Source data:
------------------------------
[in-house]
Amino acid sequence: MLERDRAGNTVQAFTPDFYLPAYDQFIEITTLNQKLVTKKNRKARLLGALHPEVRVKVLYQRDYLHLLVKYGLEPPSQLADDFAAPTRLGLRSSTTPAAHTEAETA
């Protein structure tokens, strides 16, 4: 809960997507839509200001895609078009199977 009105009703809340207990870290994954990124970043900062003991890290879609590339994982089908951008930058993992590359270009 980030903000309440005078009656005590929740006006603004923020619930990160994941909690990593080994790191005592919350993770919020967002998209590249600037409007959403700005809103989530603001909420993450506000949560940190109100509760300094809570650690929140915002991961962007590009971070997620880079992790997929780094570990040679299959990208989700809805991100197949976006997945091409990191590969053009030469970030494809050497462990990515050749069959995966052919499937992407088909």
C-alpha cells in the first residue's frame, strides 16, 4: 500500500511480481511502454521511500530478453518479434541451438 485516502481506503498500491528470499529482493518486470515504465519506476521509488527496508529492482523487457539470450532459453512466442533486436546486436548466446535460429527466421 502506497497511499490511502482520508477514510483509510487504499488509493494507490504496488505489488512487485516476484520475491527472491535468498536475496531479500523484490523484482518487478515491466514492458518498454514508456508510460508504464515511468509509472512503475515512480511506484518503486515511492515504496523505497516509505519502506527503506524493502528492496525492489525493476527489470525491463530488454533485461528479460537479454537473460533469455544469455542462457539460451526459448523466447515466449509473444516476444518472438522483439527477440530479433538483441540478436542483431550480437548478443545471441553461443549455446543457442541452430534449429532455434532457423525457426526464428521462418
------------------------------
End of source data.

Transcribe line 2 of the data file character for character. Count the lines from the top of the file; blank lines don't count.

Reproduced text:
Amino acid sequence: MLERDRAGNTVQAFTPDFYLPAYDQFIEITTLNQKLVTKKNRKARLLGALHPEVRVKVLYQRDYLHLLVKYGLEPPSQLADDFAAPTRLGLRSSTTPAAHTEAETA